The PPP and the other secular parties that sit with it in the centre just do not have the credentials to confront the rise of religious extremism, the token Maulanas notwithstanding. All they can do is make it into an ‘us against them’ confrontation. Only if they join the PML-N can they muster the required amount of Islamist flavour to win the ‘hearts and minds’ of those that support the religious extremists, if not actively but then at least by ignoring their excesses.
As they say in the old country, do I have a dream team? Not in detail but I would like to see the coalition survive in the centre as well as in the Punjab. I would like to see Mr Zardari as the prime minister of Pakistan and Mr Nawaz Sharif as the president albeit without the powers of parliamentary dismissal. I would like this coalition to have a two-point agenda — get the economy under control and mobilise the people of Pakistan against the extremist threat.
Enough about dreams and dream teams. By this time next week Mr Asif Ali Zardari will most likely be President of Pakistan. Mr Nawaz Sharif will have returned to Lahore or its suburbs to plan his future strategy, perhaps in a blue funk. Mr Shahbaz Sharif will still be CM of the Punjab trying to fix everything it seems all by himself. The Taliban types will still be blowing themselves up along with innocent bystanders. Load shedding will continue unabated, the value of the rupee will keep “slip sliding away”.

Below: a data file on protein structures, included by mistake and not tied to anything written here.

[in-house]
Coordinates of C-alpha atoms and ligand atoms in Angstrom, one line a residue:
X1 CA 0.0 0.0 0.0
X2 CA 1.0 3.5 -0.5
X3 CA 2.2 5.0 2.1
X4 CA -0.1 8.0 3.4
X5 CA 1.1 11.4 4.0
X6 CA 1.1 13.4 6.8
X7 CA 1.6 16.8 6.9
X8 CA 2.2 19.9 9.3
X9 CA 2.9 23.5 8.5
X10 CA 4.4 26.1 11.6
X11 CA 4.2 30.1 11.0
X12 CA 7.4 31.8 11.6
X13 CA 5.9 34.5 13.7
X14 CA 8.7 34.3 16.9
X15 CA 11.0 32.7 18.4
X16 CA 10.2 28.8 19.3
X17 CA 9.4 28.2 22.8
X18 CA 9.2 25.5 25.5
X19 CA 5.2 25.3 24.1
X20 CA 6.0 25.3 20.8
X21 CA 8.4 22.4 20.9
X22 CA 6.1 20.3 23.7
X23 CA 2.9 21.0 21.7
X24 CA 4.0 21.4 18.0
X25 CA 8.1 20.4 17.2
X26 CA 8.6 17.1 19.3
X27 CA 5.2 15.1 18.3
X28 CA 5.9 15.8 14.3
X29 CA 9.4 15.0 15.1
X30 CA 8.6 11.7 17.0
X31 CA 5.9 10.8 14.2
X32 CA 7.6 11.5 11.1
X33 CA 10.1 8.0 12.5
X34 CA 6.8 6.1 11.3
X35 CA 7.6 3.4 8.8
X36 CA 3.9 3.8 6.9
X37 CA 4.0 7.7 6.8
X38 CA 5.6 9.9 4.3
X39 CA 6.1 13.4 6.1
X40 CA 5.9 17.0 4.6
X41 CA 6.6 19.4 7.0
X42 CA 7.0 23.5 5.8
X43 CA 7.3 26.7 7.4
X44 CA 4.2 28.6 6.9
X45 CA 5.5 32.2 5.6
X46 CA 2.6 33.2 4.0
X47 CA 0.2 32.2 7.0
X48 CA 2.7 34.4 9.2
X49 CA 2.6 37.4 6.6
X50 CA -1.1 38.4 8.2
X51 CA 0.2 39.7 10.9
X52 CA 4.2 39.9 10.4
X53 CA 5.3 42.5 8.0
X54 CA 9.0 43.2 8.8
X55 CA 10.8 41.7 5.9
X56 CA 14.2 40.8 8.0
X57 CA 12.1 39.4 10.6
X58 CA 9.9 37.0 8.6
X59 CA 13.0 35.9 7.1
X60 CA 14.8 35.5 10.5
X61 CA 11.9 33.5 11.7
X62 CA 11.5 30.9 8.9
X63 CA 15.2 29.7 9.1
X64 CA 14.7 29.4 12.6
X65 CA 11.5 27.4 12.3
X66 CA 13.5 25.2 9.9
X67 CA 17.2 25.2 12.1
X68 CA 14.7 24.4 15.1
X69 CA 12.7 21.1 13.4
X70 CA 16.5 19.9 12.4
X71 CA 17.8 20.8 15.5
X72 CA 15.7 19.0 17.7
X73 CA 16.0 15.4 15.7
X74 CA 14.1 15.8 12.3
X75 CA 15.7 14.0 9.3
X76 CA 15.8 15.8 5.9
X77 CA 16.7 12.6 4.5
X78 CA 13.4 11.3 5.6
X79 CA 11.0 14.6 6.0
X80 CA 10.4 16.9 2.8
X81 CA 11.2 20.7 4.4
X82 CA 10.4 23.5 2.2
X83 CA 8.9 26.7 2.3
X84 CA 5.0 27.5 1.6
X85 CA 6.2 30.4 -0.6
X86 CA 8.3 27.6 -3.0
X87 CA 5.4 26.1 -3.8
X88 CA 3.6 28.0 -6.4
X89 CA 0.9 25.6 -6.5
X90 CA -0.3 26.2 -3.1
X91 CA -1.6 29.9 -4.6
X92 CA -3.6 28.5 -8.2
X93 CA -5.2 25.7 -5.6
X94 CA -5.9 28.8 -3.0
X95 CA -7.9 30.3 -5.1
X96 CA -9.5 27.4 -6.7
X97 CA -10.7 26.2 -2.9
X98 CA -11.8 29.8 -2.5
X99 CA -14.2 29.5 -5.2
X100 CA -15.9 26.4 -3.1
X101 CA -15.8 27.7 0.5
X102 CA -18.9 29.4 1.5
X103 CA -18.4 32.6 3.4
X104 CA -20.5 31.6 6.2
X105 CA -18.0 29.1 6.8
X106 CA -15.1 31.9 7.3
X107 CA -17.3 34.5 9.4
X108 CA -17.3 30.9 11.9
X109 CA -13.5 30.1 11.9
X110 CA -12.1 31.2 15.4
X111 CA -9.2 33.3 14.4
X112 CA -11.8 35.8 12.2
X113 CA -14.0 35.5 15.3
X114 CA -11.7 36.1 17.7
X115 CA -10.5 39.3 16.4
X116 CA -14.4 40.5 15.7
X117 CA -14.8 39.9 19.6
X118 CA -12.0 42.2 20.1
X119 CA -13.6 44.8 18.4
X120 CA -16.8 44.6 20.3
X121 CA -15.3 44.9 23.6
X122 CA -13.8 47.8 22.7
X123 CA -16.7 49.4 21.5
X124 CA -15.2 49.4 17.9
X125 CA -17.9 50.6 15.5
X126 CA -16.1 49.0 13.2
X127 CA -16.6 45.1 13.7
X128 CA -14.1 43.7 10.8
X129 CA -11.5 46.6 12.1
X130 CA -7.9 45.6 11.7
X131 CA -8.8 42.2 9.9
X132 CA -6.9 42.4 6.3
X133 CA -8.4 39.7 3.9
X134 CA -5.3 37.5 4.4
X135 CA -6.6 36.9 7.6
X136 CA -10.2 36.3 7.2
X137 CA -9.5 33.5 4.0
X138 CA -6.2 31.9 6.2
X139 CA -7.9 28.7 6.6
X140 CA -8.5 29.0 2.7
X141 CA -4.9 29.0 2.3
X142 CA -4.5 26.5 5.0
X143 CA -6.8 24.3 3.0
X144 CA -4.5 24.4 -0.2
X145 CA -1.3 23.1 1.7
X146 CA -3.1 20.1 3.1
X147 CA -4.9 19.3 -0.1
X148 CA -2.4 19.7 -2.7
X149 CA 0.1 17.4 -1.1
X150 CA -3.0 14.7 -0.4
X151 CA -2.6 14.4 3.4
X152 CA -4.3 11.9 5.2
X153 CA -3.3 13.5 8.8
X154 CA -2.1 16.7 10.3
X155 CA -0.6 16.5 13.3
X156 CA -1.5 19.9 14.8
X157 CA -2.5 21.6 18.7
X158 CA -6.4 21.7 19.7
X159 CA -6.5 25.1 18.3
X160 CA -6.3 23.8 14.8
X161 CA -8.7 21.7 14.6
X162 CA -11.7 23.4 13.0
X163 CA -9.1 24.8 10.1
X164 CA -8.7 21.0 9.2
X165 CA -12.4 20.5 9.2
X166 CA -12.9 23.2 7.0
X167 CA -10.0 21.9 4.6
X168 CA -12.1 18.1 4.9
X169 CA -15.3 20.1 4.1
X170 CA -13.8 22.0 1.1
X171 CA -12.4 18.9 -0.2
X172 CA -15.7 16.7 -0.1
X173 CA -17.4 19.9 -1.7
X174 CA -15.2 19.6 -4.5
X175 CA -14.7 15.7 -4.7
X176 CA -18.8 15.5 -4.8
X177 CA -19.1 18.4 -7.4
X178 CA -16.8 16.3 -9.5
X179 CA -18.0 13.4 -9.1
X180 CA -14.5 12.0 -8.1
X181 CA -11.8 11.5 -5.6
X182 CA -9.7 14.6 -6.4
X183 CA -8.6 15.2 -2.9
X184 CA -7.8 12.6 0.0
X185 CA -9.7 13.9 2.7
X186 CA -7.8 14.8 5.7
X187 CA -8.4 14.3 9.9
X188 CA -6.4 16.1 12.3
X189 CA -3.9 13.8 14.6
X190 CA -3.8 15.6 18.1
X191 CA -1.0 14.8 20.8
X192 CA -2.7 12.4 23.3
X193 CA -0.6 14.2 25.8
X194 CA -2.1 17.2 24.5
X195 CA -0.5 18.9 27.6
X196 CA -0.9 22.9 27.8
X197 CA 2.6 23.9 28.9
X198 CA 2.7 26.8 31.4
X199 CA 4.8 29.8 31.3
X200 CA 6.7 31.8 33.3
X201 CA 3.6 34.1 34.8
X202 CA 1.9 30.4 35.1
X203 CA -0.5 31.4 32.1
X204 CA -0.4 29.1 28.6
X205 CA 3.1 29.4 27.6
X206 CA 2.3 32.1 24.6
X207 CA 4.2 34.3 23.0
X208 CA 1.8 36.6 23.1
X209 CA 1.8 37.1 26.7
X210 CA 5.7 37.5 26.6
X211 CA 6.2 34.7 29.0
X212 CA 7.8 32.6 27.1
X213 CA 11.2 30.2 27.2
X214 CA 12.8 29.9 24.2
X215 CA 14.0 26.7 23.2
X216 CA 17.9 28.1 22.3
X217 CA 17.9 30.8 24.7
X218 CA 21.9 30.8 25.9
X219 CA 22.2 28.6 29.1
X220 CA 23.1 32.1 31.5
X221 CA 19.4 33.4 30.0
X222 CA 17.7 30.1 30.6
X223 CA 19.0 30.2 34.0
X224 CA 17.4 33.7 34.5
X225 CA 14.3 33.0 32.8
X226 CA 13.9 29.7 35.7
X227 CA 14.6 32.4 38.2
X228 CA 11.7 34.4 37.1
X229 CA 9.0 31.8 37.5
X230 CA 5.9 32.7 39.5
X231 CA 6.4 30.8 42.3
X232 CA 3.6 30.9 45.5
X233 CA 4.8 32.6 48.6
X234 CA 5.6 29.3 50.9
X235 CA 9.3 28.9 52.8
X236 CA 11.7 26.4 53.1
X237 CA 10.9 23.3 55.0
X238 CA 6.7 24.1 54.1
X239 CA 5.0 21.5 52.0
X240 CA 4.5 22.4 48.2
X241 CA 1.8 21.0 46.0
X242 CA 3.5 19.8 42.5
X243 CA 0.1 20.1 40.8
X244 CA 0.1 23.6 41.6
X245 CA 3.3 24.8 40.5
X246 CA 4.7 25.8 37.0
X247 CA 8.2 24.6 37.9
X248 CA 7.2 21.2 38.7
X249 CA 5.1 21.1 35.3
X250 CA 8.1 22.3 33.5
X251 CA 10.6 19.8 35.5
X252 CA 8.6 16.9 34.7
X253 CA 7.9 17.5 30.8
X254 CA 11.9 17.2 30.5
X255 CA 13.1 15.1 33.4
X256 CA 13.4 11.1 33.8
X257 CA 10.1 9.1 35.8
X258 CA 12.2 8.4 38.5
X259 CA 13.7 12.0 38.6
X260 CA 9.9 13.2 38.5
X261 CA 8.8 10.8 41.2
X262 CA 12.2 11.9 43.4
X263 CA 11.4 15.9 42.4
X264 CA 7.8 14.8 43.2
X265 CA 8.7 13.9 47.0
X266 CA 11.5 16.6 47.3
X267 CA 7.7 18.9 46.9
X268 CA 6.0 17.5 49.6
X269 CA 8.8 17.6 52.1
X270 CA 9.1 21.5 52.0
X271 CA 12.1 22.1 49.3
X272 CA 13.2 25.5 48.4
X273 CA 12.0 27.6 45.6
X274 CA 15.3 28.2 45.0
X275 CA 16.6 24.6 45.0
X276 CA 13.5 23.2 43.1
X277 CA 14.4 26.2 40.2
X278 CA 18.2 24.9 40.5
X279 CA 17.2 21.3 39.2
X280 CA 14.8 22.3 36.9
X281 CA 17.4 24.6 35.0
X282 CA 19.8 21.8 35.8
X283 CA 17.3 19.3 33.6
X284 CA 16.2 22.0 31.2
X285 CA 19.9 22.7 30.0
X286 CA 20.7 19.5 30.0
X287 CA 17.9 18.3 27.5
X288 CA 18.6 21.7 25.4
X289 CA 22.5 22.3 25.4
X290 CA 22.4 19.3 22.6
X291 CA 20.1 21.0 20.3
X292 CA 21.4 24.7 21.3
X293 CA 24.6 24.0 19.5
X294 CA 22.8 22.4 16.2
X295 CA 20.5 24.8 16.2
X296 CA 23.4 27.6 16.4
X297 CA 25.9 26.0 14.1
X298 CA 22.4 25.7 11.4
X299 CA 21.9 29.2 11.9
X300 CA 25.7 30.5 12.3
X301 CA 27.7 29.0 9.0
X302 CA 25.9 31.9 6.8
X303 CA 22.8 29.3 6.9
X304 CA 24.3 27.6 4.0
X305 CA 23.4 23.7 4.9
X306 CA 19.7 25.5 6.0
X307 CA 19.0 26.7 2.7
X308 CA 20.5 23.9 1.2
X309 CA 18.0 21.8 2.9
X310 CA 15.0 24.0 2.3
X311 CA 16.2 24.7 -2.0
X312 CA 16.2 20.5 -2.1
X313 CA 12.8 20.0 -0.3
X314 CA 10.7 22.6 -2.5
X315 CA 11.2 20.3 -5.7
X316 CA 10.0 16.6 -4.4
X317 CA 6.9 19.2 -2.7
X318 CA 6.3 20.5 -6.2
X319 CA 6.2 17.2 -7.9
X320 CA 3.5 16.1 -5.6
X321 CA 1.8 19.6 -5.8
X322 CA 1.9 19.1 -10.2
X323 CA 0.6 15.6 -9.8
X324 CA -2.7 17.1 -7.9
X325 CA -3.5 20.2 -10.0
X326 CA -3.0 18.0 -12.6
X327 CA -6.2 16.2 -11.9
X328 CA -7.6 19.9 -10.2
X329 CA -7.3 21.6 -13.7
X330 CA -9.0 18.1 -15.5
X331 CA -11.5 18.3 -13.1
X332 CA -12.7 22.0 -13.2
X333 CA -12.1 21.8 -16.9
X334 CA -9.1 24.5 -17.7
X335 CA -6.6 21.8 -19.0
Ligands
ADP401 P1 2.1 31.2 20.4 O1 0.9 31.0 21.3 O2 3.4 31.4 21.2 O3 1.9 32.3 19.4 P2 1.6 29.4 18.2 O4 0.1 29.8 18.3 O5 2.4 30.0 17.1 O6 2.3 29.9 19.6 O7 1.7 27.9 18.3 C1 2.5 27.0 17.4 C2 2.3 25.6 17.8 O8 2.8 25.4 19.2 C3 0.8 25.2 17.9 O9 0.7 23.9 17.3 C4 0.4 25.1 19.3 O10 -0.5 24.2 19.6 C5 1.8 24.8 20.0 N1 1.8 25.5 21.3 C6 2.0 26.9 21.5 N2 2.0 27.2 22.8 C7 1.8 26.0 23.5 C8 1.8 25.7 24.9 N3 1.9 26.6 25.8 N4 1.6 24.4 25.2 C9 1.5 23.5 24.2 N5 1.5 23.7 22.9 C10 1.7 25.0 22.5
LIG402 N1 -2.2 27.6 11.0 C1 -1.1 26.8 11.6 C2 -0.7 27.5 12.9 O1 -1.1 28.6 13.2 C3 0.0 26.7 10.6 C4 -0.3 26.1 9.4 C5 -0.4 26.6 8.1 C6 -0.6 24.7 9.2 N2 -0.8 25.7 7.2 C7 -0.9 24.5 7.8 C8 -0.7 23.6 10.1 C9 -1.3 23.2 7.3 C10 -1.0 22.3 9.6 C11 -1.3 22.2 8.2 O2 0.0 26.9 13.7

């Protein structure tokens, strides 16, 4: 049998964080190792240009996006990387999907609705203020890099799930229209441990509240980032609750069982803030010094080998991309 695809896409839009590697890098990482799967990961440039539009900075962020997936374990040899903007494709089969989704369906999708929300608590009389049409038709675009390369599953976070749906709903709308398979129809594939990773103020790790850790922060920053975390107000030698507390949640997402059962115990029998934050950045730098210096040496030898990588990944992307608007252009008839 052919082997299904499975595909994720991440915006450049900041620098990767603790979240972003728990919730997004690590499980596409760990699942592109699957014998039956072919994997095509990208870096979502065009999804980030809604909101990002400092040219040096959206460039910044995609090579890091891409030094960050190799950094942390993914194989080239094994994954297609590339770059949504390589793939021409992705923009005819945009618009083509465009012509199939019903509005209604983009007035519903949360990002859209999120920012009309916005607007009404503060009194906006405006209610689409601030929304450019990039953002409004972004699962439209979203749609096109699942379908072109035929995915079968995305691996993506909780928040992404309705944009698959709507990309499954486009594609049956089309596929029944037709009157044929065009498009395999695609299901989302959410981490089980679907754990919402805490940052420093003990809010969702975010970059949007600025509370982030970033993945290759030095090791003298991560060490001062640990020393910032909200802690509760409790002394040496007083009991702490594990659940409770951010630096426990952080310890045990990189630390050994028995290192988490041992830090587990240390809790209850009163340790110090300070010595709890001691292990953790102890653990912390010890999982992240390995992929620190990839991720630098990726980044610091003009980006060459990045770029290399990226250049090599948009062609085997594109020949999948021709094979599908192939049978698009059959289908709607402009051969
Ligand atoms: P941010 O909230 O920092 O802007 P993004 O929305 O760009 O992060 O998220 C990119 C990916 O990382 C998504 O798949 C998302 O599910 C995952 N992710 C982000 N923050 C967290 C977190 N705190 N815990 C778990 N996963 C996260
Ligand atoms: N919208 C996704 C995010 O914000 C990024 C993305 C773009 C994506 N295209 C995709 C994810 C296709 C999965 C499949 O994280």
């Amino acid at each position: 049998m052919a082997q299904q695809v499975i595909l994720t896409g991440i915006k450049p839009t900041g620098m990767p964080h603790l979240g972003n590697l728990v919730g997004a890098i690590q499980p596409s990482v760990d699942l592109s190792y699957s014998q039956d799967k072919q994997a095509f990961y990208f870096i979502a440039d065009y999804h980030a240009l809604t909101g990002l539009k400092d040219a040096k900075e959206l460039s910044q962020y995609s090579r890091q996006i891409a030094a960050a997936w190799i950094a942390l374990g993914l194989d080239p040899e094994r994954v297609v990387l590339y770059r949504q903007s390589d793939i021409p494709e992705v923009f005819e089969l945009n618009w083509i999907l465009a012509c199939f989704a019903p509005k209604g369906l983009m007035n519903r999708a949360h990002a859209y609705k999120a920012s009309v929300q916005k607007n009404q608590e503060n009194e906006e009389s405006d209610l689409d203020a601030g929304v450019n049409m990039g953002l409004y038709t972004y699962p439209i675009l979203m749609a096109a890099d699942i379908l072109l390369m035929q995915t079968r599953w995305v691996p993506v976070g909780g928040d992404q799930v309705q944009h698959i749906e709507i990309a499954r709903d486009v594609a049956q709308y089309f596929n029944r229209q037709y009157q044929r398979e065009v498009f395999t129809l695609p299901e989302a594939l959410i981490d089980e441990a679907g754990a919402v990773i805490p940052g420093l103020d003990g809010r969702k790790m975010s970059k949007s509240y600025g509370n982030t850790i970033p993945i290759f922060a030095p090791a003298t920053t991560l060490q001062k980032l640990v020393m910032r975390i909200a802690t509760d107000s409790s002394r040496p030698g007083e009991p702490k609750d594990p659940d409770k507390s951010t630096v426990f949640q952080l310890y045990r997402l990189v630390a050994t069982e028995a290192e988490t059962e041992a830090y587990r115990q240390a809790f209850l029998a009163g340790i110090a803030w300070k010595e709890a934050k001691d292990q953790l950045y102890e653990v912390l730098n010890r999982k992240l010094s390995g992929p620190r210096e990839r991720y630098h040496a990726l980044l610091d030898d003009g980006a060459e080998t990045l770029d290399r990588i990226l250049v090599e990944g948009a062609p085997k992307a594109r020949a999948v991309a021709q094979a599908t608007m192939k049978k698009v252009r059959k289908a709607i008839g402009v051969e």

The road that leads to my house will still be in worse shape than ever even before, perhaps because it is being redone on a grand scale after the PMLN government took over in the Punjab. And it seems that I will soon need new tires, shock absorbers and possibly even a new suspension for my ‘new’ car. Foolish me, I bought a new car during a period of temporary insanity induced by the formation of the above-mentioned grand coalition.
As far as Mr Zardari’s presidential election is concerned, whatever else one might say about it, the fact remains that Mr Zardari, if elected, will be the first president in the history of Pakistan who has been completely vetted. Everybody and his uncle knows all about him even at times more than is actually there to know. His personal life, his politics, his finances and even his illnesses are being discussed openly in the media. Could one imagine something like that happening when General Musharraf ran for president?
Yes I am still an optimist, and I actually believe that most people will do the best they can for themselves and by doing so also do the best for those around them. Enlightened self-interest it is called. This after all is the basis of modern free market economics as well as politics.
So, I hope that at least if nothing else, the two major parties will pursue their self-interest but in an ‘enlightened’ fashion. And in doing so, they might actually do something to improve the lives of the people that voted for them in an election that now seems like ancient history.
Syed Mansoor Hussain has practised and taught medicine in the US. He can be reached at firstname.lastname@example.org
Source: Daily Times, 1/9/2008